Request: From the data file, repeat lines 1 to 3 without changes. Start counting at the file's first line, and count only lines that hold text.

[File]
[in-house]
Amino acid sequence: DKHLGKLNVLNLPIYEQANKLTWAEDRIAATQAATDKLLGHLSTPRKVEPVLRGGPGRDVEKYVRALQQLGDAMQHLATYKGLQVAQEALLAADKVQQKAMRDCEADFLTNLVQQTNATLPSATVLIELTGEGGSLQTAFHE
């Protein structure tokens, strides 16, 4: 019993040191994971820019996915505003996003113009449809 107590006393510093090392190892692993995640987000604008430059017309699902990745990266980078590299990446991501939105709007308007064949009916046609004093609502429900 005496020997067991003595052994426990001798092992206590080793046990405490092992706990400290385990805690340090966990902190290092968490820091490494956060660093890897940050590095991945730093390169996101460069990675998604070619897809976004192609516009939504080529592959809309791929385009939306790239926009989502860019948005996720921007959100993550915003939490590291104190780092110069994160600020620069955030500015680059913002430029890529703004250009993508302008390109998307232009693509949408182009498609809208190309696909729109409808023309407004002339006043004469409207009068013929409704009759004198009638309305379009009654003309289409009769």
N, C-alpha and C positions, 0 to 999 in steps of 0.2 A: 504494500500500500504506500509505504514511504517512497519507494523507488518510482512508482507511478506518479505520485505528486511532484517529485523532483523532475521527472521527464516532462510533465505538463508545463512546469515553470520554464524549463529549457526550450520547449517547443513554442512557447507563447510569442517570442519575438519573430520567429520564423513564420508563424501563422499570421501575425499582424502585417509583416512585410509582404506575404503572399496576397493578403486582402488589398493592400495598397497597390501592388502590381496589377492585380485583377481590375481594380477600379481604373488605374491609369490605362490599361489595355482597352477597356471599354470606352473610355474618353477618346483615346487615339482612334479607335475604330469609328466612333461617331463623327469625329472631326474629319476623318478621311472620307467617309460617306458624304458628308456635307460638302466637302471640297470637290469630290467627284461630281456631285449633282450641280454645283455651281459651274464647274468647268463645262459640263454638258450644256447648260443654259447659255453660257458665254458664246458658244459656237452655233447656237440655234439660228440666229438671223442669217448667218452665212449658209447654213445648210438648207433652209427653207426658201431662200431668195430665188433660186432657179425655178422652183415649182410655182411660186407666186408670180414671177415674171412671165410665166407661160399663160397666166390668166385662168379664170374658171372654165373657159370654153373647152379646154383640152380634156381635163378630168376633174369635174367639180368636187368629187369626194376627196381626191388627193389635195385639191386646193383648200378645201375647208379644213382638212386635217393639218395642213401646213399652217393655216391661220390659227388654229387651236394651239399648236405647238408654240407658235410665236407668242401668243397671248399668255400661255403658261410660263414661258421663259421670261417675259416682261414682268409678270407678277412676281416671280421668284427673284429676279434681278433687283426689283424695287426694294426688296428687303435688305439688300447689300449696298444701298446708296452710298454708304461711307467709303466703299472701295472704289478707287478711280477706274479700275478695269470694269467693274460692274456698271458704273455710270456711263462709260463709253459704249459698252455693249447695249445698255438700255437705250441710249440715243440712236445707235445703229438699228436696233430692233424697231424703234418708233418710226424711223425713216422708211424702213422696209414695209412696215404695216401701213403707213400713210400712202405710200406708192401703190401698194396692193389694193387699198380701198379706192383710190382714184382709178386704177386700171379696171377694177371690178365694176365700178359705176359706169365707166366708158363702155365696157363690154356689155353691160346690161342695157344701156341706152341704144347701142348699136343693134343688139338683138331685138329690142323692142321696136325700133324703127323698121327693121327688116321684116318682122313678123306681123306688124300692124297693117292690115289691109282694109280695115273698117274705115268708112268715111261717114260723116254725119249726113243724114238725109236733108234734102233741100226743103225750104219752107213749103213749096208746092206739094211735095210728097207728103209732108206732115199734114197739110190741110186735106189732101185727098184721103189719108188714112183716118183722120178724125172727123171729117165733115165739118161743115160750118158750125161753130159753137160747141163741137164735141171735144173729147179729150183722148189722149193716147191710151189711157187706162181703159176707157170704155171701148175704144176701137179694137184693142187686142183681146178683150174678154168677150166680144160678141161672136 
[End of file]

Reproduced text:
[in-house]
Amino acid sequence: DKHLGKLNVLNLPIYEQANKLTWAEDRIAATQAATDKLLGHLSTPRKVEPVLRGGPGRDVEKYVRALQQLGDAMQHLATYKGLQVAQEALLAADKVQQKAMRDCEADFLTNLVQQTNATLPSATVLIELTGEGGSLQTAFHE
């Protein structure tokens, strides 16, 4: 019993040191994971820019996915505003996003113009449809 107590006393510093090392190892692993995640987000604008430059017309699902990745990266980078590299990446991501939105709007308007064949009916046609004093609502429900 005496020997067991003595052994426990001798092992206590080793046990405490092992706990400290385990805690340090966990902190290092968490820091490494956060660093890897940050590095991945730093390169996101460069990675998604070619897809976004192609516009939504080529592959809309791929385009939306790239926009989502860019948005996720921007959100993550915003939490590291104190780092110069994160600020620069955030500015680059913002430029890529703004250009993508302008390109998307232009693509949408182009498609809208190309696909729109409808023309407004002339006043004469409207009068013929409704009759004198009638309305379009009654003309289409009769």